- Fix It! Grammar from IEW is our newest go-to recommendation for grammar for all ages. Their levels 5-6 is made for high school students. It only takes 10 minutes per day, so you could use Fix It! Grammar along with another English resource to round out the credit.
- Daily Grams and Easy Grammar Systems also provide short daily grammar practice.
- Analytical Grammar is a more intensive deep-dive into grammar which will take an entire year to complete.
Public Speaking and Oral Communication
Public speaking is a great life skill with so many benefits, including increased self-esteem and confidence, leadership skills, personal growth, and of course communication skills.
Have students deliver speeches or presentations on various topics, allowing them to practice researching, organizing, and delivering information effectively.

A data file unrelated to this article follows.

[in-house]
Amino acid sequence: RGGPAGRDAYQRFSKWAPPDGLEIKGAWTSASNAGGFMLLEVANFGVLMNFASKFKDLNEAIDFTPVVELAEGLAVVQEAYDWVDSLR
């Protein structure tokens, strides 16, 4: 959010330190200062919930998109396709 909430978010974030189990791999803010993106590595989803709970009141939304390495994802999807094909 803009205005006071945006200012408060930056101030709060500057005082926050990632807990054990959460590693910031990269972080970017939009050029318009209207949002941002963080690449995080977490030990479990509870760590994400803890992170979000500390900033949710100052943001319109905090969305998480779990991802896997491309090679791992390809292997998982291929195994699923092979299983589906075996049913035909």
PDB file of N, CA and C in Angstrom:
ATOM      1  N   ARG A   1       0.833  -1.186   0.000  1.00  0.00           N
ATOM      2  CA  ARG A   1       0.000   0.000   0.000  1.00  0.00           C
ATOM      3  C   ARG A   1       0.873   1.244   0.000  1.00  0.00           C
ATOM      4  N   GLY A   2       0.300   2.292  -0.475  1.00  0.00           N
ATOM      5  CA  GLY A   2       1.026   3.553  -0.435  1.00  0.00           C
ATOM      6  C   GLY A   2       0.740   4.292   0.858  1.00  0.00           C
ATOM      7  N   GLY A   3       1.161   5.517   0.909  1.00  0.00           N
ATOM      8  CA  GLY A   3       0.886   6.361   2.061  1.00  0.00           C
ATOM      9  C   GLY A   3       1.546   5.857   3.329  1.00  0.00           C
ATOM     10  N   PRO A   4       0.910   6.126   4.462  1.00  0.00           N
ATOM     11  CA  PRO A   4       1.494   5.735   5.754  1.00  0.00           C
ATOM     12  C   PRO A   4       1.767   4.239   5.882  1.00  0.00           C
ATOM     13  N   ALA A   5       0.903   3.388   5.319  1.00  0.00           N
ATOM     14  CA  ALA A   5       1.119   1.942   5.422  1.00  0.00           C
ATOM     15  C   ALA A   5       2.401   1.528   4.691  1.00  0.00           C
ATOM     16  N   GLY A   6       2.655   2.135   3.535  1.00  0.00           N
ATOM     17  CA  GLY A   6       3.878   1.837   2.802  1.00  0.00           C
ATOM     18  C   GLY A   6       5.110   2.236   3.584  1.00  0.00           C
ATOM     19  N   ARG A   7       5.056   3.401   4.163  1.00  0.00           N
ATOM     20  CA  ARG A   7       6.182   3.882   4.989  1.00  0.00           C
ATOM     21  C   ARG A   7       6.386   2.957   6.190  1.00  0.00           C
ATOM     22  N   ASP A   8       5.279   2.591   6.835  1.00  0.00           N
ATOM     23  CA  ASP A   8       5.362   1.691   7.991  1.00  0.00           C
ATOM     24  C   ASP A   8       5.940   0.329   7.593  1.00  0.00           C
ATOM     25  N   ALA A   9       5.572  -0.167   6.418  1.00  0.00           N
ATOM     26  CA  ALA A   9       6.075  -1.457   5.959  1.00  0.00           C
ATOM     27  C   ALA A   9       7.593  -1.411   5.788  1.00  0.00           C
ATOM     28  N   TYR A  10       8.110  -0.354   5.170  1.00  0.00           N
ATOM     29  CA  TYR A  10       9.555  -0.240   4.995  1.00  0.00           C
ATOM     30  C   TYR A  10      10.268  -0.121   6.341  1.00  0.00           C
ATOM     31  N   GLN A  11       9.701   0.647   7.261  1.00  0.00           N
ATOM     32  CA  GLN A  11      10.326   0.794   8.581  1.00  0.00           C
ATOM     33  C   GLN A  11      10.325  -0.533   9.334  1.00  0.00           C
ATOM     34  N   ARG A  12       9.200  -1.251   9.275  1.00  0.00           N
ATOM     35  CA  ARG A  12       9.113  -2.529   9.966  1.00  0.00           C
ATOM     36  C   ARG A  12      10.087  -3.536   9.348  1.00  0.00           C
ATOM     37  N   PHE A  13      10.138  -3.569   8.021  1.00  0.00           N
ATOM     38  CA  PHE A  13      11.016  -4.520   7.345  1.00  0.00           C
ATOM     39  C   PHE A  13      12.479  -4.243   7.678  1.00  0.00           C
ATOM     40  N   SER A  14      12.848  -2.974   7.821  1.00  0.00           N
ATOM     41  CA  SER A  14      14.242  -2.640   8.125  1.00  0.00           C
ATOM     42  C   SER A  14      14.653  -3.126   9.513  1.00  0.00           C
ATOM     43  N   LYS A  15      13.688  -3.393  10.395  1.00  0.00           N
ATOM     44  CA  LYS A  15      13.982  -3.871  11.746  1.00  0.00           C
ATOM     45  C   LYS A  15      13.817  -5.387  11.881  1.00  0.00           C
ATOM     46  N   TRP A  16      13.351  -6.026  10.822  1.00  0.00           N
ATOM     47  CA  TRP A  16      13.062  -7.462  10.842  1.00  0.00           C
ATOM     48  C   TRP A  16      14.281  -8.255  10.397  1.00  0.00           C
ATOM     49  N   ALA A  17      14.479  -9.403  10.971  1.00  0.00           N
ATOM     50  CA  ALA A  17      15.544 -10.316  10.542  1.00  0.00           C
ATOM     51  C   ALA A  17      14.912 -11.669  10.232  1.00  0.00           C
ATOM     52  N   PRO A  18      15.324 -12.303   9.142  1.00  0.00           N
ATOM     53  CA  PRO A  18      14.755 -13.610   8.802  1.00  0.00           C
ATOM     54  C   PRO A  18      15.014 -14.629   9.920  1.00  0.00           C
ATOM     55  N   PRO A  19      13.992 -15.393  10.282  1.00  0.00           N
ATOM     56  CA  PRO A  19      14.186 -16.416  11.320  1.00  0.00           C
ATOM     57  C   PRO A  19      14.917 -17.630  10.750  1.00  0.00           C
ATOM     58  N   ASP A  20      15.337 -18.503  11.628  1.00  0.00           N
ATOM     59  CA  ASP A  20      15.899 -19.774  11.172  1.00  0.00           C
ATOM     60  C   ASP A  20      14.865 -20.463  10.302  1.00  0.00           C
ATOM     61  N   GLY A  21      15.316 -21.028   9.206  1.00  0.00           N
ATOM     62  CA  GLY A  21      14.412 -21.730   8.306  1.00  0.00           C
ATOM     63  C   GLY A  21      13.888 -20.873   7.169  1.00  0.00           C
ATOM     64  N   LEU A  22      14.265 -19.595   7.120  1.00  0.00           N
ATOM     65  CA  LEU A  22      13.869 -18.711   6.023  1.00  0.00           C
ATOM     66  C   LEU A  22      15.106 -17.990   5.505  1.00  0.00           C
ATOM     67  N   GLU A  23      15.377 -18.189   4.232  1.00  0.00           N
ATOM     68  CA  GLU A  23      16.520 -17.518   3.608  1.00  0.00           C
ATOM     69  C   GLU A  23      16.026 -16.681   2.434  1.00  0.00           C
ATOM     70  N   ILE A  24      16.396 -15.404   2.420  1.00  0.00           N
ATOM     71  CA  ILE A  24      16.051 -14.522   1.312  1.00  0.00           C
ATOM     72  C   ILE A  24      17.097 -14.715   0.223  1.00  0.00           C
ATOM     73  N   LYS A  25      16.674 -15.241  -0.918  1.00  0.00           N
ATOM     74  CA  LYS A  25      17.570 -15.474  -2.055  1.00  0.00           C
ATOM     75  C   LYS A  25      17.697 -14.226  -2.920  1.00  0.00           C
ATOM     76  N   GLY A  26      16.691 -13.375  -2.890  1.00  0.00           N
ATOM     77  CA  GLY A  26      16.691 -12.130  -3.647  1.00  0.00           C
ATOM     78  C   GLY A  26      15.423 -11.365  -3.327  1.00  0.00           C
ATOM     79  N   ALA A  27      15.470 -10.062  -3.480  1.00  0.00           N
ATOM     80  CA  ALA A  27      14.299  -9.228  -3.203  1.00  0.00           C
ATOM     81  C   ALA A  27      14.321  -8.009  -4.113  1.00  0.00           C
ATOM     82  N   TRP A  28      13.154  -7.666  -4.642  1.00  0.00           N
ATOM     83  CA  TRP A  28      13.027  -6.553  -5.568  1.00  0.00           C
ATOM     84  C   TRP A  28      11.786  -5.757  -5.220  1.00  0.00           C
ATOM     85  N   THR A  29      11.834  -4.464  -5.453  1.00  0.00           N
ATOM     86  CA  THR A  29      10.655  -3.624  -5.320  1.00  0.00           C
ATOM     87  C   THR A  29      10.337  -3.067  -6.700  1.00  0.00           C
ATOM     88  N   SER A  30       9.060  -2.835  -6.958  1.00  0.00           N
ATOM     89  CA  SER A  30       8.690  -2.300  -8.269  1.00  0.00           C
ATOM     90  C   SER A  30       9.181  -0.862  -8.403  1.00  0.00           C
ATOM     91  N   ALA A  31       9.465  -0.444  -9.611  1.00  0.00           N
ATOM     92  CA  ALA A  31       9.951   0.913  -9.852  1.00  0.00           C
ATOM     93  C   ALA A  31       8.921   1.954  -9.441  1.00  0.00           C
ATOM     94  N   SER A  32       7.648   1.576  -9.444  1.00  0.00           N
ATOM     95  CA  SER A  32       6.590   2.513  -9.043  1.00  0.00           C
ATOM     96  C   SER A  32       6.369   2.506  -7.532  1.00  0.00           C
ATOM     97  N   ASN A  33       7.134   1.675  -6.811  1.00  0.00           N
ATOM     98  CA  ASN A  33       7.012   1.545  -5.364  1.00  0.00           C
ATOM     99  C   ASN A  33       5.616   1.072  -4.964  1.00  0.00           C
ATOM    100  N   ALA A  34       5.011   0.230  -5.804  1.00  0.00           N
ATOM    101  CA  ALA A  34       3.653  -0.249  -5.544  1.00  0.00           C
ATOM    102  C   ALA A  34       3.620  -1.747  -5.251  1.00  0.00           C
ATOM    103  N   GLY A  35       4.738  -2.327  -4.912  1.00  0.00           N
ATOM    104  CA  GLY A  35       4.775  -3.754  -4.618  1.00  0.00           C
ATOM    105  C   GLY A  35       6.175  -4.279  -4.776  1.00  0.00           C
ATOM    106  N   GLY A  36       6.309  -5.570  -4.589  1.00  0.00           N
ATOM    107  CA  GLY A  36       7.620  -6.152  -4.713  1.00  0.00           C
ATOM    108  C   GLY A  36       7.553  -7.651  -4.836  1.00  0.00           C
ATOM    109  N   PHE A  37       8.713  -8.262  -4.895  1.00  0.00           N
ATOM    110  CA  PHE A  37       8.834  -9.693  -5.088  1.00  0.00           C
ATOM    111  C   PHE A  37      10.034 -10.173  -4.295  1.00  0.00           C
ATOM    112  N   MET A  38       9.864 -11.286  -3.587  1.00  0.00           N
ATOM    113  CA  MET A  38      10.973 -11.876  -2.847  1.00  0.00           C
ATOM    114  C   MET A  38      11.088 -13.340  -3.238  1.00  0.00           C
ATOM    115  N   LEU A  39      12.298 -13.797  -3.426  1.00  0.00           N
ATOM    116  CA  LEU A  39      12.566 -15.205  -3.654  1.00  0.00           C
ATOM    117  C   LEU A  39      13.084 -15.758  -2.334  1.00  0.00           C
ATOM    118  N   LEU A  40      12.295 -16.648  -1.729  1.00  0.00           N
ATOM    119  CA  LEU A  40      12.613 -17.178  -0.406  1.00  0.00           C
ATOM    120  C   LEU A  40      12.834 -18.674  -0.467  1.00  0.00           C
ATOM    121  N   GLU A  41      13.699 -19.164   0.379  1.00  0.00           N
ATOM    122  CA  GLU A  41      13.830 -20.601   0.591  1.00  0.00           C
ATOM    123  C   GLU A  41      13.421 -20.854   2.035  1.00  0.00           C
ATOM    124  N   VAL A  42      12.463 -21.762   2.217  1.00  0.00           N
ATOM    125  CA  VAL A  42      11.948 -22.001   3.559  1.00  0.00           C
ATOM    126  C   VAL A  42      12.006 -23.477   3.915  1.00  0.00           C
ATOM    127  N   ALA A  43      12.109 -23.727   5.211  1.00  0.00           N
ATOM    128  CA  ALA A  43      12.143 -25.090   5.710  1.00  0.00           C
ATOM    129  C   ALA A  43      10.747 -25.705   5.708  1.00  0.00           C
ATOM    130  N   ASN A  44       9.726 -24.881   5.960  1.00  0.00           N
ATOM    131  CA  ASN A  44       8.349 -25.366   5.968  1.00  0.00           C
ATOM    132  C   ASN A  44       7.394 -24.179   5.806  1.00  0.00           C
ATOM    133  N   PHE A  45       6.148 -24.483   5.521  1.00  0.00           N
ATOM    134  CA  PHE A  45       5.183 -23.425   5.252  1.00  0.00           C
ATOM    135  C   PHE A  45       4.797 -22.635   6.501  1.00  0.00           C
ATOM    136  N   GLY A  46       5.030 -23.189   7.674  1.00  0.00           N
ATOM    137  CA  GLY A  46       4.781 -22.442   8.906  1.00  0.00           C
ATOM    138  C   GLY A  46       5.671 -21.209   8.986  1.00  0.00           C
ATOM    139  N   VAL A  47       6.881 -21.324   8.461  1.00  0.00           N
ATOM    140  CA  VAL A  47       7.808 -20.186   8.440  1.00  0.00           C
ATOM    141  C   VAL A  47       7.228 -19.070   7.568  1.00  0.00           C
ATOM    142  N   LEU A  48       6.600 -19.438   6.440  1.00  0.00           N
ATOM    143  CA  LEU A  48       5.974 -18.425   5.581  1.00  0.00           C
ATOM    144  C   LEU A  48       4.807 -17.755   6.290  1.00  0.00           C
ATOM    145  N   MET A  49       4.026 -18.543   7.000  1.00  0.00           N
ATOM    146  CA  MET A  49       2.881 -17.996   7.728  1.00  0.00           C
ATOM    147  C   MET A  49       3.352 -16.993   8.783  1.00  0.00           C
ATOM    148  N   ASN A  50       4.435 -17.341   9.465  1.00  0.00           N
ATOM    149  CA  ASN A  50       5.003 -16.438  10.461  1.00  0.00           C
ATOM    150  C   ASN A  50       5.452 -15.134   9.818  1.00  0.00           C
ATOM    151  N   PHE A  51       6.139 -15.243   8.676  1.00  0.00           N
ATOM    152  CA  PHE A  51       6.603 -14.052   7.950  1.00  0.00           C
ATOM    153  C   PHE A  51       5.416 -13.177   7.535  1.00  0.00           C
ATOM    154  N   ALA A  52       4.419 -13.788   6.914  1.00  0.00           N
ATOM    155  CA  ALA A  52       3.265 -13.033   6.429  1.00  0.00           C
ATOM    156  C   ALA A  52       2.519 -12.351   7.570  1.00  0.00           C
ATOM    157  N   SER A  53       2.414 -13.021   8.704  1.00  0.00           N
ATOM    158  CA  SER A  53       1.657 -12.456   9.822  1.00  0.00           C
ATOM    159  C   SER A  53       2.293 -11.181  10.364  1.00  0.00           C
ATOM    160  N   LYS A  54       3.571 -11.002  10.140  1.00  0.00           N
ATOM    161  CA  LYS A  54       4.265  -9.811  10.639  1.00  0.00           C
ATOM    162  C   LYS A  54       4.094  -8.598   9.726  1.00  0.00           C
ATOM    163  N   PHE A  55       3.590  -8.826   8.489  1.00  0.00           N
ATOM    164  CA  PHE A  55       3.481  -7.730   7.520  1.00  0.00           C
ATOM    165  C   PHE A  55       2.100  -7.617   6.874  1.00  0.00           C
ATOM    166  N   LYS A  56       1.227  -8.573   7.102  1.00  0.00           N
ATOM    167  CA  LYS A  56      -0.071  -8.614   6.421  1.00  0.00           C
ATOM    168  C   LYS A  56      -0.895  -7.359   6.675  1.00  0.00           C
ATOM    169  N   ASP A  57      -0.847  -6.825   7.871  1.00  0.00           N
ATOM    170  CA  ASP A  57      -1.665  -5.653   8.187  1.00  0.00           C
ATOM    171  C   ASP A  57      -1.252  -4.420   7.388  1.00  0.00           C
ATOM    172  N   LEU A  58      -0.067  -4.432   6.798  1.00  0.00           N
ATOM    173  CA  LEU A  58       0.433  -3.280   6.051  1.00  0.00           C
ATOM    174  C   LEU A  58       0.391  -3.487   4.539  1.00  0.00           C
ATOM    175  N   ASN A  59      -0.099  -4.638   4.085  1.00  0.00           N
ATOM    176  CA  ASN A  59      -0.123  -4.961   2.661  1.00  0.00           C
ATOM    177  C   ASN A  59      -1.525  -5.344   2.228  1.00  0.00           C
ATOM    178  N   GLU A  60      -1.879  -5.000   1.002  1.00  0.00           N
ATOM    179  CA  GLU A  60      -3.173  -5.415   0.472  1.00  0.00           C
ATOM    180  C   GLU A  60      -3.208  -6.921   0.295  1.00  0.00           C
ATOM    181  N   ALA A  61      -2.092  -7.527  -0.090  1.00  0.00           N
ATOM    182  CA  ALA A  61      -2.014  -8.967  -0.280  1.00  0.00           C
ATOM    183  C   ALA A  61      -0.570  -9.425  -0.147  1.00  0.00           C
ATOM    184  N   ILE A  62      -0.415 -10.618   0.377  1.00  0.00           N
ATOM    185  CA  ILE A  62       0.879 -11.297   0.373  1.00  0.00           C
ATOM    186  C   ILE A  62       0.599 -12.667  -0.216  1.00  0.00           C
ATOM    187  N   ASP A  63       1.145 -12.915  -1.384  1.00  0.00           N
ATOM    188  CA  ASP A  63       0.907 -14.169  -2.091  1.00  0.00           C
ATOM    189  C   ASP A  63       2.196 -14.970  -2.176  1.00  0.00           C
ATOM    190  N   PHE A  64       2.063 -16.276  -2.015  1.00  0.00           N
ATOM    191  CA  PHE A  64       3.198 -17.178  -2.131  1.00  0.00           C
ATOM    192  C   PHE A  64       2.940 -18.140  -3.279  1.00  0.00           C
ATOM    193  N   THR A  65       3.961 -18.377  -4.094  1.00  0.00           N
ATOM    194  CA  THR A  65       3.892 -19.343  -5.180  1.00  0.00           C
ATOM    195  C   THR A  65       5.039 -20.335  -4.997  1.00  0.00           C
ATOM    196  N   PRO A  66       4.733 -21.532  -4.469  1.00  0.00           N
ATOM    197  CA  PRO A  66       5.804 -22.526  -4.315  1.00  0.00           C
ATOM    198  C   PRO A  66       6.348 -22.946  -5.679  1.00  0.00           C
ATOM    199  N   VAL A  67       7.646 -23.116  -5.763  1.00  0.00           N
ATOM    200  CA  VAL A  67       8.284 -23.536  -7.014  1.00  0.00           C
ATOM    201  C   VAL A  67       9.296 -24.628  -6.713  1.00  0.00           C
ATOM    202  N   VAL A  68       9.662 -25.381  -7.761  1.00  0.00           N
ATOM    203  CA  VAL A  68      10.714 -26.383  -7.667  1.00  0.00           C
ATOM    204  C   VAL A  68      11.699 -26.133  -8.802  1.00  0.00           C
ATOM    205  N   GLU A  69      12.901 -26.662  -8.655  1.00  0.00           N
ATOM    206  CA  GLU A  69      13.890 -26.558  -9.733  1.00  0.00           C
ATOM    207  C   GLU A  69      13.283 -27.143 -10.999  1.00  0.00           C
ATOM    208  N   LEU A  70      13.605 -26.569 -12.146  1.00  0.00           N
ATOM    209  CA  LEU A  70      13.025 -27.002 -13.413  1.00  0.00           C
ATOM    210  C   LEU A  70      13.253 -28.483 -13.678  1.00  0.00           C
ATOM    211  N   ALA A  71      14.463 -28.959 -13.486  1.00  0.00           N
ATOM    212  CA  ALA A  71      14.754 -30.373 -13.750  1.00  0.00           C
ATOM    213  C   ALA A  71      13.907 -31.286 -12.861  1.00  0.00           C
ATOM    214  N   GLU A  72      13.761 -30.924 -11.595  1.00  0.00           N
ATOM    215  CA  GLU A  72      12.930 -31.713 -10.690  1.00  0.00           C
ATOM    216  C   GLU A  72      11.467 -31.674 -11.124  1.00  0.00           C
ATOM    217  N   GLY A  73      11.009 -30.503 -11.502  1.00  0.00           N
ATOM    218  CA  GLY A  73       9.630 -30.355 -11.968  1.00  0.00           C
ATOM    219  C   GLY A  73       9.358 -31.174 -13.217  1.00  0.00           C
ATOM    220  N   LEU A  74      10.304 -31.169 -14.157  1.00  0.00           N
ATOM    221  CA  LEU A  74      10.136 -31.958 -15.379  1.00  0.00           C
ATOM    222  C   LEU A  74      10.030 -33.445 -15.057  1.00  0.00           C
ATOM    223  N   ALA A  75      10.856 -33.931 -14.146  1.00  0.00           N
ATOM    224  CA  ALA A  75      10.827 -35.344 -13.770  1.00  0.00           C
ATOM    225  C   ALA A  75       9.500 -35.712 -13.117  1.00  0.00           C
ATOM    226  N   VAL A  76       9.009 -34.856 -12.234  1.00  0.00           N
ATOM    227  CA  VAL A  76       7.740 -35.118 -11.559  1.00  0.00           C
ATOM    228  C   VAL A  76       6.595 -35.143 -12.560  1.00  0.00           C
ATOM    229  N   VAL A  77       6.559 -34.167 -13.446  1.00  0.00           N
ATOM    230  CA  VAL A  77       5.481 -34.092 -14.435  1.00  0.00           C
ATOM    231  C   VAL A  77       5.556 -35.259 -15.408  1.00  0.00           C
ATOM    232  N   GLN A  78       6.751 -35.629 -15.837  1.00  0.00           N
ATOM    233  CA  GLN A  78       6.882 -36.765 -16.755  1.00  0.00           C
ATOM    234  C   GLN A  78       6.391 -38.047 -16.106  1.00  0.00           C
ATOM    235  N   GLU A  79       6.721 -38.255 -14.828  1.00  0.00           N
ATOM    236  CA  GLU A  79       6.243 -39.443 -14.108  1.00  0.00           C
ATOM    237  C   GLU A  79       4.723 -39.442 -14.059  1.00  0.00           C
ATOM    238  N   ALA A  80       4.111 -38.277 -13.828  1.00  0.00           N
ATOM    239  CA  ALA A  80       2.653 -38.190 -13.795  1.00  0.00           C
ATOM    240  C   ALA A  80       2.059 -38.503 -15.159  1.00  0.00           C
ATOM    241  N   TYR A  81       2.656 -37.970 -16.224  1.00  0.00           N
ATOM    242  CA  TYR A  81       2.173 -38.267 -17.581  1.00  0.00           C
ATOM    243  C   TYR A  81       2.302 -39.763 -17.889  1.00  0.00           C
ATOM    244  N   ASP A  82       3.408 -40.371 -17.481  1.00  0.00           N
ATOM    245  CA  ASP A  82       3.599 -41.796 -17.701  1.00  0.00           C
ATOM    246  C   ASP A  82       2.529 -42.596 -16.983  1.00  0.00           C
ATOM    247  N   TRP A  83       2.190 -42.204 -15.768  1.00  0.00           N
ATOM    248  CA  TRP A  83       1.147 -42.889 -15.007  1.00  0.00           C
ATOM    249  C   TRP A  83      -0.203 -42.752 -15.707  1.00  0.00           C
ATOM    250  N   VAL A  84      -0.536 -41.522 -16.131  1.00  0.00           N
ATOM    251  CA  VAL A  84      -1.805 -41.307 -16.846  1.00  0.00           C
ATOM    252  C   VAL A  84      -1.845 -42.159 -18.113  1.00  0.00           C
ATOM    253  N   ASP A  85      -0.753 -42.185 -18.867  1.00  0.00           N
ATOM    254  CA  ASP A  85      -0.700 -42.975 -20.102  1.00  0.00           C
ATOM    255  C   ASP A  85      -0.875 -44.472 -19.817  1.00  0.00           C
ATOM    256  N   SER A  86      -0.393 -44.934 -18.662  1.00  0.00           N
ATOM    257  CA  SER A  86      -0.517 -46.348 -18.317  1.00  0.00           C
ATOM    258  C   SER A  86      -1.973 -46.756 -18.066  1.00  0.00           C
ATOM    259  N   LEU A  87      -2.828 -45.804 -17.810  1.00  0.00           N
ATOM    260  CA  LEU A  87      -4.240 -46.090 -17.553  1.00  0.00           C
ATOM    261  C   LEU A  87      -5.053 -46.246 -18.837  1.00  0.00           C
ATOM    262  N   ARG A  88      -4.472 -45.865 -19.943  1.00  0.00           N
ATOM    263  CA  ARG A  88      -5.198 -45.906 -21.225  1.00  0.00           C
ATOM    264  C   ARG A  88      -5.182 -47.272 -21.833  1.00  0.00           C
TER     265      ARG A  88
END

Public speaking can be a hard subject to cover as a homeschool family! So these two recommendations below are ideal for a public speaking or speech class.
- Introduction to Public Speaking (IEW)
- Podcast Launch for Teens – learn speech skills while launching a podcast! Save 20% with the coupon code MOXIE20
Your students don’t necessarily have to use a literature curriculum in high school. Instead, you could encourage your student to read a range of genres, including fiction, non-fiction, poetry, and drama. Assign reading assignments and comprehension questions to assess their understanding. Then, encourage critical analysis and interpretation of the text through discussions and written responses.
You can allow your student to choose books of their interest to read independently. A fun idea for a semester of independent reading is to have your student write online book reviews. Or, they could mesh another aspect of English (like speech or podcasting) and give oral presentations to share their insights and recommendations.